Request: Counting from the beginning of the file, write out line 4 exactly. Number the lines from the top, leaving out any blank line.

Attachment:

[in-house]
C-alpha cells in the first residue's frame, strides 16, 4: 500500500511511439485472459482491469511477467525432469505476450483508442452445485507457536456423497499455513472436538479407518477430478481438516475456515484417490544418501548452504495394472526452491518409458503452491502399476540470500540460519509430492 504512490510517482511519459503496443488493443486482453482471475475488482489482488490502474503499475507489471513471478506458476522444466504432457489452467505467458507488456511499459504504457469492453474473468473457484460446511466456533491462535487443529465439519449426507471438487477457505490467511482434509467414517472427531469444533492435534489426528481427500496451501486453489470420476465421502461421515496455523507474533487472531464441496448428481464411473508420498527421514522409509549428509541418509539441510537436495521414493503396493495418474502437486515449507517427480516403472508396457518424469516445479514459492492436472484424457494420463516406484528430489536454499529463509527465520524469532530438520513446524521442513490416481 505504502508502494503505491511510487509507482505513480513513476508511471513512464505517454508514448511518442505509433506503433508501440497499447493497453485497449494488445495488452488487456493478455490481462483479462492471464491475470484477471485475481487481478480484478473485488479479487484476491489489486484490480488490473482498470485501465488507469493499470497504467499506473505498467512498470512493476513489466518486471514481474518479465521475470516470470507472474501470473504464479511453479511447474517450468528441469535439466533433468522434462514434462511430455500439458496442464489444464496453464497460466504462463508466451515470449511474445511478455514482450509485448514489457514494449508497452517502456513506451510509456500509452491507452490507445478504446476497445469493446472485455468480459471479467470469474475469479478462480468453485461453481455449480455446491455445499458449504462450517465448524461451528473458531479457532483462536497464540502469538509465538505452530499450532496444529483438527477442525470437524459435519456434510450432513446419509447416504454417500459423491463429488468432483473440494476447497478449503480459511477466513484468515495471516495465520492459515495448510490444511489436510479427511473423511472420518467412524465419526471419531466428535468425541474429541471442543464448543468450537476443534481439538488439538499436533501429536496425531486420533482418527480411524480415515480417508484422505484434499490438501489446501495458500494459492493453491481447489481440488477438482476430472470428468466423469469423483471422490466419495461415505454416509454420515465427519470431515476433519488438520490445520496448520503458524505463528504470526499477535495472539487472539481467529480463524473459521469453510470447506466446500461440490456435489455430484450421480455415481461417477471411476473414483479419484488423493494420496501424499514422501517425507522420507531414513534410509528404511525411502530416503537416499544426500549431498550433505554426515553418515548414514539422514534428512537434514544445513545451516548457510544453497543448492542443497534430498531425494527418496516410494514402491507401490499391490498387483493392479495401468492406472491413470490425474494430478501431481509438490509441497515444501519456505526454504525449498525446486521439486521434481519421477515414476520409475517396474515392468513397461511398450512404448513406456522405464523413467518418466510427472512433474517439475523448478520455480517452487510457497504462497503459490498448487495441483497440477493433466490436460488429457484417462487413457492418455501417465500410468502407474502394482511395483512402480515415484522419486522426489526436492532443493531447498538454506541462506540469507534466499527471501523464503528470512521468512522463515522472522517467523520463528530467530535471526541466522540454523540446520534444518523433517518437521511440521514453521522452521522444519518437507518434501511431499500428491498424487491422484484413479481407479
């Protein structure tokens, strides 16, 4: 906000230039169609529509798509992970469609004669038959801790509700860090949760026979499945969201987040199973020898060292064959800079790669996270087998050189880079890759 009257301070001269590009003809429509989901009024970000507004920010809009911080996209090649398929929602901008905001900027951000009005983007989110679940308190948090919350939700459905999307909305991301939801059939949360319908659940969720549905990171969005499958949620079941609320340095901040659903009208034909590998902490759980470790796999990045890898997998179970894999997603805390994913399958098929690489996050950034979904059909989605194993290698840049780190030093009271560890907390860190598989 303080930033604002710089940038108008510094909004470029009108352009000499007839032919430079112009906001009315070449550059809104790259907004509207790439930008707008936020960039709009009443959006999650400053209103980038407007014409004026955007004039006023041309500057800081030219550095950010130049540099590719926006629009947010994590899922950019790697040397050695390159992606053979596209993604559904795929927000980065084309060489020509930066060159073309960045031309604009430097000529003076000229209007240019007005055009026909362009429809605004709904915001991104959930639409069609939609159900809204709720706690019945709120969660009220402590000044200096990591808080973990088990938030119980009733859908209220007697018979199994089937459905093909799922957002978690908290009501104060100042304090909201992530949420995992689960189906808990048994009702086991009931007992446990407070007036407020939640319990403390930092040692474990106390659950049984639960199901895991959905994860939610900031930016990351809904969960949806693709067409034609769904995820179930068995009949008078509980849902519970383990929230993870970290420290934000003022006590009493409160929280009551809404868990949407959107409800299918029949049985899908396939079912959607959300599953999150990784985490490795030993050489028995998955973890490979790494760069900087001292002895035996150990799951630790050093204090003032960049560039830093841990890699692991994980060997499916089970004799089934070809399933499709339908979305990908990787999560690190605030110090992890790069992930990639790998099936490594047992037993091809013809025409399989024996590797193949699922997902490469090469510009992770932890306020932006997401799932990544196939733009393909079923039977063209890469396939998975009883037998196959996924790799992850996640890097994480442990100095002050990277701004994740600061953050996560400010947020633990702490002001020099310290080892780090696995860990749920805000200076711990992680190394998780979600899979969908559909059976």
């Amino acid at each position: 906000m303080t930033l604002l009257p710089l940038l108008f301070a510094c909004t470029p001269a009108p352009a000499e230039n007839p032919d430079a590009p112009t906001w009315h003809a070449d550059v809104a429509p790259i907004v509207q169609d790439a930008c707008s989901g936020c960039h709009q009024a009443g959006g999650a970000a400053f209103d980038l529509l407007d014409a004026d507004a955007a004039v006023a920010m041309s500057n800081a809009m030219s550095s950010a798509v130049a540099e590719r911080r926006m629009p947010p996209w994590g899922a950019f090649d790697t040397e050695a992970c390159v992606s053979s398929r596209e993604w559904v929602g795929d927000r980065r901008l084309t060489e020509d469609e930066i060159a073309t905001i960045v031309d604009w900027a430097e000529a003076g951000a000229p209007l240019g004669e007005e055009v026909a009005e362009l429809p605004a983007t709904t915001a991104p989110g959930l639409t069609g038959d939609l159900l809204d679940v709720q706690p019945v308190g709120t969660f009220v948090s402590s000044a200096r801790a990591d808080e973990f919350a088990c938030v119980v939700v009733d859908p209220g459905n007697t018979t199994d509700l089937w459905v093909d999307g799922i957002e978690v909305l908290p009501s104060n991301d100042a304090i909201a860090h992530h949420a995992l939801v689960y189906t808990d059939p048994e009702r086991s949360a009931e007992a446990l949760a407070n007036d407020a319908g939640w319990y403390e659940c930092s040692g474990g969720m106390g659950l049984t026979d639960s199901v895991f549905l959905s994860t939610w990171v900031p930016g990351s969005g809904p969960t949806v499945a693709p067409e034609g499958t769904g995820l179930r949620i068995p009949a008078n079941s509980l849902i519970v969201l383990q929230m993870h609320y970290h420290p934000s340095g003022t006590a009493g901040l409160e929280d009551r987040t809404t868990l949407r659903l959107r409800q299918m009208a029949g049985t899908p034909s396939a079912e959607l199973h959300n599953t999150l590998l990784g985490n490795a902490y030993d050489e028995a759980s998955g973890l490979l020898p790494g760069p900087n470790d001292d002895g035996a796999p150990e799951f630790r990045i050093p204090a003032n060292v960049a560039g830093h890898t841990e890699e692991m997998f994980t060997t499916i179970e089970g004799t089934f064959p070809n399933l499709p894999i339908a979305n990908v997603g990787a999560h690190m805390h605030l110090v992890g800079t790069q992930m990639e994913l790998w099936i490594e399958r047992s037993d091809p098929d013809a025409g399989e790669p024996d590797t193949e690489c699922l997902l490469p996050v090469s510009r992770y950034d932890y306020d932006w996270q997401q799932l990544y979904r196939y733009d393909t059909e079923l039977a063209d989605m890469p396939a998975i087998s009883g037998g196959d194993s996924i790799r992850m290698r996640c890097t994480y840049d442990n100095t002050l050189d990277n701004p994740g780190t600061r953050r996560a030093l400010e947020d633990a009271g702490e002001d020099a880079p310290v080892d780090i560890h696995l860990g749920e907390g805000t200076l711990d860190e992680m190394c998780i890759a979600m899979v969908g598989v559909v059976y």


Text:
């Amino acid at each position: 906000m303080t930033l604002l009257p710089l940038l108008f301070a510094c909004t470029p001269a009108p352009a000499e230039n007839p032919d430079a590009p112009t906001w009315h003809a070449d550059v809104a429509p790259i907004v509207q169609d790439a930008c707008s989901g936020c960039h709009q009024a009443g959006g999650a970000a400053f209103d980038l529509l407007d014409a004026d507004a955007a004039v006023a920010m041309s500057n800081a809009m030219s550095s950010a798509v130049a540099e590719r911080r926006m629009p947010p996209w994590g899922a950019f090649d790697t040397e050695a992970c390159v992606s053979s398929r596209e993604w559904v929602g795929d927000r980065r901008l084309t060489e020509d469609e930066i060159a073309t905001i960045v031309d604009w900027a430097e000529a003076g951000a000229p209007l240019g004669e007005e055009v026909a009005e362009l429809p605004a983007t709904t915001a991104p989110g959930l639409t069609g038959d939609l159900l809204d679940v709720q706690p019945v308190g709120t969660f009220v948090s402590s000044a200096r801790a990591d808080e973990f919350a088990c938030v119980v939700v009733d859908p209220g459905n007697t018979t199994d509700l089937w459905v093909d999307g799922i957002e978690v909305l908290p009501s104060n991301d100042a304090i909201a860090h992530h949420a995992l939801v689960y189906t808990d059939p048994e009702r086991s949360a009931e007992a446990l949760a407070n007036d407020a319908g939640w319990y403390e659940c930092s040692g474990g969720m106390g659950l049984t026979d639960s199901v895991f549905l959905s994860t939610w990171v900031p930016g990351s969005g809904p969960t949806v499945a693709p067409e034609g499958t769904g995820l179930r949620i068995p009949a008078n079941s509980l849902i519970v969201l383990q929230m993870h609320y970290h420290p934000s340095g003022t006590a009493g901040l409160e929280d009551r987040t809404t868990l949407r659903l959107r409800q299918m009208a029949g049985t899908p034909s396939a079912e959607l199973h959300n599953t999150l590998l990784g985490n490795a902490y030993d050489e028995a759980s998955g973890l490979l020898p790494g760069p900087n470790d001292d002895g035996a796999p150990e799951f630790r990045i050093p204090a003032n060292v960049a560039g830093h890898t841990e890699e692991m997998f994980t060997t499916i179970e089970g004799t089934f064959p070809n399933l499709p894999i339908a979305n990908v997603g990787a999560h690190m805390h605030l110090v992890g800079t790069q992930m990639e994913l790998w099936i490594e399958r047992s037993d091809p098929d013809a025409g399989e790669p024996d590797t193949e690489c699922l997902l490469p996050v090469s510009r992770y950034d932890y306020d932006w996270q997401q799932l990544y979904r196939y733009d393909t059909e079923l039977a063209d989605m890469p396939a998975i087998s009883g037998g196959d194993s996924i790799r992850m290698r996640c890097t994480y840049d442990n100095t002050l050189d990277n701004p994740g780190t600061r953050r996560a030093l400010e947020d633990a009271g702490e002001d020099a880079p310290v080892d780090i560890h696995l860990g749920e907390g805000t200076l711990d860190e992680m190394c998780i890759a979600m899979v969908g598989v559909v059976y």